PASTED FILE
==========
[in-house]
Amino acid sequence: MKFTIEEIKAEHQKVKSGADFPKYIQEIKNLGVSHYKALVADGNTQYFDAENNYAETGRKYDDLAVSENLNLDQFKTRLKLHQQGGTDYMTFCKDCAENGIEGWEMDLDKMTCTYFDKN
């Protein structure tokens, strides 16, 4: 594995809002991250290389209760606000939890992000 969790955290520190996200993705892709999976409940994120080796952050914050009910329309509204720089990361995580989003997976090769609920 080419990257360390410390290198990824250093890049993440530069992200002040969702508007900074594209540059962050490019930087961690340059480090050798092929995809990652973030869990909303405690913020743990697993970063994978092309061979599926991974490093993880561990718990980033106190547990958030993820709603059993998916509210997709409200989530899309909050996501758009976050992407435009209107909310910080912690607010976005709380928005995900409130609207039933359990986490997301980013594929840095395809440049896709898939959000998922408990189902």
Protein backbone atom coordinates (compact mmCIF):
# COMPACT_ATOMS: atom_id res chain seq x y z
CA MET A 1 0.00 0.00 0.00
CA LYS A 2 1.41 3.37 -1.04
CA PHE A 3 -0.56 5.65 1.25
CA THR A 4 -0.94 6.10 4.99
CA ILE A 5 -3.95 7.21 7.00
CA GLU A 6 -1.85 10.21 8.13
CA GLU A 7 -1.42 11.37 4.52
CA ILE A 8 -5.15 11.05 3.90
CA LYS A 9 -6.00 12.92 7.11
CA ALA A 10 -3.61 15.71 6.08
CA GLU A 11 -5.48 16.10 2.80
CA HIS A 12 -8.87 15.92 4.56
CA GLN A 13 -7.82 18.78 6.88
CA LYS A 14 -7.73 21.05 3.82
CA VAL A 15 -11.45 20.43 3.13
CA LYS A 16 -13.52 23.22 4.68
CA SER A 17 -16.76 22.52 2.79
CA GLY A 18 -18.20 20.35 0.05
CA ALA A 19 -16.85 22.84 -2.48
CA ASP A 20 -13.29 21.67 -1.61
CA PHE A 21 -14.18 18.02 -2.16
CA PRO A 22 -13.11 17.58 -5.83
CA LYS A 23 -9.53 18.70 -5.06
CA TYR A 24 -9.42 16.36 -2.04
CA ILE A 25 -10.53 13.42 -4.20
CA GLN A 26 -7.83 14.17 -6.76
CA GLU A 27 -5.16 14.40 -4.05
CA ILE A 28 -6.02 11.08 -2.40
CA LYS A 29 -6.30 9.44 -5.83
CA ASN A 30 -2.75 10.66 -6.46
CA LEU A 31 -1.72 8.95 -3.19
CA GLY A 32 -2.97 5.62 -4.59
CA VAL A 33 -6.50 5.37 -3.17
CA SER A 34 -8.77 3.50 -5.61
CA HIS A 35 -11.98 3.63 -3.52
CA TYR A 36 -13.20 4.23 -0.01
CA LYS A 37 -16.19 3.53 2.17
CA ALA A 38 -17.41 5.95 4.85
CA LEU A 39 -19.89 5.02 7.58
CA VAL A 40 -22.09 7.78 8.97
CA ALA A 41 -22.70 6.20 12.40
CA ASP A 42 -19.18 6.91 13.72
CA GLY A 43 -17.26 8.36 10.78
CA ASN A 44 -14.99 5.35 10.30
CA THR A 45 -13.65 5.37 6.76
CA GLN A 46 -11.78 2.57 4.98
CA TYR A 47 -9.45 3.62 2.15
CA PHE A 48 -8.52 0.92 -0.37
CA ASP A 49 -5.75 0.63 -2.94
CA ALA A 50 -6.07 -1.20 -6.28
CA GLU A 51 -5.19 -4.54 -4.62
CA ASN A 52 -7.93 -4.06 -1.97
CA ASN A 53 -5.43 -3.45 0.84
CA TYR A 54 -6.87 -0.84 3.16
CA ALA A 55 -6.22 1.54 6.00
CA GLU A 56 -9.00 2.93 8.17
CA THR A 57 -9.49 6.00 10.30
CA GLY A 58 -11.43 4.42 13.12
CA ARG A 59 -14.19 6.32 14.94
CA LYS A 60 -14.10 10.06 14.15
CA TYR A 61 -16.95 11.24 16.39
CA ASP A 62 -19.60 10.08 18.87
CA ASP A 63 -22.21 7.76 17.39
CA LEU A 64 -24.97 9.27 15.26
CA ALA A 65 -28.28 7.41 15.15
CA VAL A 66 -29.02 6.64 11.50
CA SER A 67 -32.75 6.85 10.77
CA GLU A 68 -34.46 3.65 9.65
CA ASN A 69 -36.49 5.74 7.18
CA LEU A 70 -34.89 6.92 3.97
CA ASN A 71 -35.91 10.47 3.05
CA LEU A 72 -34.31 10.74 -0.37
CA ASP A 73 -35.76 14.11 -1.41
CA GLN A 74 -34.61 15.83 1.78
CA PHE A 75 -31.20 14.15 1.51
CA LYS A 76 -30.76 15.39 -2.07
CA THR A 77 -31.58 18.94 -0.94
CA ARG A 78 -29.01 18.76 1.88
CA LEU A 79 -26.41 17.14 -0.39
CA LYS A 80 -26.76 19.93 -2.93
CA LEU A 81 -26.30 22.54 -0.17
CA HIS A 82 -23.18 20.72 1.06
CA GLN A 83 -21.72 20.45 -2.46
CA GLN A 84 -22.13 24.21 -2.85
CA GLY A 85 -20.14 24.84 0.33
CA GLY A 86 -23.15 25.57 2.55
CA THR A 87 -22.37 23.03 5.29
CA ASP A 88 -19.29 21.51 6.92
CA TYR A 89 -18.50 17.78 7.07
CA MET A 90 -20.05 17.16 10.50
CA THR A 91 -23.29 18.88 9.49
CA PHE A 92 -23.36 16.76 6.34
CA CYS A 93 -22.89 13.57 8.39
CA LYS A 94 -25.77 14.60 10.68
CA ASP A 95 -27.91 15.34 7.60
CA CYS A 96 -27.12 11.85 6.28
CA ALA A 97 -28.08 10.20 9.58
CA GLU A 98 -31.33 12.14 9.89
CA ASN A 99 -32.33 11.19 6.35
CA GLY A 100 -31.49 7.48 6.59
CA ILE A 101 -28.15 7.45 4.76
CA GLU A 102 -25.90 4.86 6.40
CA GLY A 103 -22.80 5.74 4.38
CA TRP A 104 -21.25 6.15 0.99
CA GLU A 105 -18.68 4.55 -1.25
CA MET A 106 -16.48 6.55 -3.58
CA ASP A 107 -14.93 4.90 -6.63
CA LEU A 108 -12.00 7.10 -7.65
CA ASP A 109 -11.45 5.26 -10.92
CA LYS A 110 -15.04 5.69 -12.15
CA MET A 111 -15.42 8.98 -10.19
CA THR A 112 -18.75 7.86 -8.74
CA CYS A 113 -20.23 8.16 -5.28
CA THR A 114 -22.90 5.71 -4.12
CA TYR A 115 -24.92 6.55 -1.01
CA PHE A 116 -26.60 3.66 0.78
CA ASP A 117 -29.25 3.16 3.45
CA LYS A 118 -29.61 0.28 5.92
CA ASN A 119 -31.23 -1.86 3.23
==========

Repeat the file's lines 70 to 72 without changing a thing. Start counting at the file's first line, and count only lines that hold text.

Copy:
CA ALA A 65 -28.28 7.41 15.15
CA VAL A 66 -29.02 6.64 11.50
CA SER A 67 -32.75 6.85 10.77